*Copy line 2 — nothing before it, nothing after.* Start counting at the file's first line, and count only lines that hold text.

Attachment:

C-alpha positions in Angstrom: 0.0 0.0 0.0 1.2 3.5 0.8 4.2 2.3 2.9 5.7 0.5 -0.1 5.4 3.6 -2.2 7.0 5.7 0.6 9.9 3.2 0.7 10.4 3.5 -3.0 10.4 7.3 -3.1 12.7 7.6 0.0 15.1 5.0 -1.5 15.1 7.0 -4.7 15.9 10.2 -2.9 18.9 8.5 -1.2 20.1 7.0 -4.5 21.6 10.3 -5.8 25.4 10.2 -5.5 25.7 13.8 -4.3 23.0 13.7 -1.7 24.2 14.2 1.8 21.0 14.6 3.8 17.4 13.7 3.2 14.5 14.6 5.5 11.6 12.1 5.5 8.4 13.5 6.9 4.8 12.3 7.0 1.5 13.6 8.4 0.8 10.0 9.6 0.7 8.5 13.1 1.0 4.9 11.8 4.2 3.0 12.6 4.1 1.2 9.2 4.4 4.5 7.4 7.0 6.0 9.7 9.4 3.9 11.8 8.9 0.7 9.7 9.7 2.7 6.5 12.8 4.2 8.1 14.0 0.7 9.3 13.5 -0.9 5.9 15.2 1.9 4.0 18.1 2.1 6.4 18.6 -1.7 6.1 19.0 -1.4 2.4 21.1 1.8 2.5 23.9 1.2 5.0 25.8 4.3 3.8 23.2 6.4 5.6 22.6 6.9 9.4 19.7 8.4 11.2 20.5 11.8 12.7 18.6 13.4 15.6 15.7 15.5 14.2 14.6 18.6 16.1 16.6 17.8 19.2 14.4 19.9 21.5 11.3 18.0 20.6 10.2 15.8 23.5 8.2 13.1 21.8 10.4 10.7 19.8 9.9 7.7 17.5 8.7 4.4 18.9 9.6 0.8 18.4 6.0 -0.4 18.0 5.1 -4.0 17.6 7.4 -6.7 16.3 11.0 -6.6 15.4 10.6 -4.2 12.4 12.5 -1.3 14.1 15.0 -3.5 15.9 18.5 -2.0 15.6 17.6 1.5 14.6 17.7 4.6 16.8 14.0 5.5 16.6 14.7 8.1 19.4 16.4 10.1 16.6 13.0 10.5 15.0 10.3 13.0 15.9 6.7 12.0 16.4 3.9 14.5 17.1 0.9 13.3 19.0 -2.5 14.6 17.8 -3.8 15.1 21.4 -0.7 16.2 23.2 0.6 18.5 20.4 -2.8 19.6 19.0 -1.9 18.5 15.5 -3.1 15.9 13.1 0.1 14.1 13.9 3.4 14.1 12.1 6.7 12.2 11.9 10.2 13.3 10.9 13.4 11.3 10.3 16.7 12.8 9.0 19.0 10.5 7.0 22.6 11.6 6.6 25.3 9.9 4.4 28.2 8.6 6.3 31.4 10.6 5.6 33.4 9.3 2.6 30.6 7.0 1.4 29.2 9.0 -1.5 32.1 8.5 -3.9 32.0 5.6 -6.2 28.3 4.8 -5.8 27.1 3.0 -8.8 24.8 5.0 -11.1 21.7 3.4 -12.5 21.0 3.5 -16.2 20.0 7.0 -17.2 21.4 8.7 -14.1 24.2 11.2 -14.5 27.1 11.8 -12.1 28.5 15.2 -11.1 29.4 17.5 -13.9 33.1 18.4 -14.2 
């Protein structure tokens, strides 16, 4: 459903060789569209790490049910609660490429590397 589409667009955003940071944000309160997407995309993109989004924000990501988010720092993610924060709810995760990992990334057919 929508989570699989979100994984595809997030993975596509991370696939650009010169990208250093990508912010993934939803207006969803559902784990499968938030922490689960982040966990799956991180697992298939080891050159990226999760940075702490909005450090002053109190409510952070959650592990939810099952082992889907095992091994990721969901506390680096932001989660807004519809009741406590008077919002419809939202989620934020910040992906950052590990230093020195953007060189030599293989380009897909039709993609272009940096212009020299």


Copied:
């Protein structure tokens, strides 16, 4: 459903060789569209790490049910609660490429590397 589409667009955003940071944000309160997407995309993109989004924000990501988010720092993610924060709810995760990992990334057919 929508989570699989979100994984595809997030993975596509991370696939650009010169990208250093990508912010993934939803207006969803559902784990499968938030922490689960982040966990799956991180697992298939080891050159990226999760940075702490909005450090002053109190409510952070959650592990939810099952082992889907095992091994990721969901506390680096932001989660807004519809009741406590008077919002419809939202989620934020910040992906950052590990230093020195953007060189030599293989380009897909039709993609272009940096212009020299």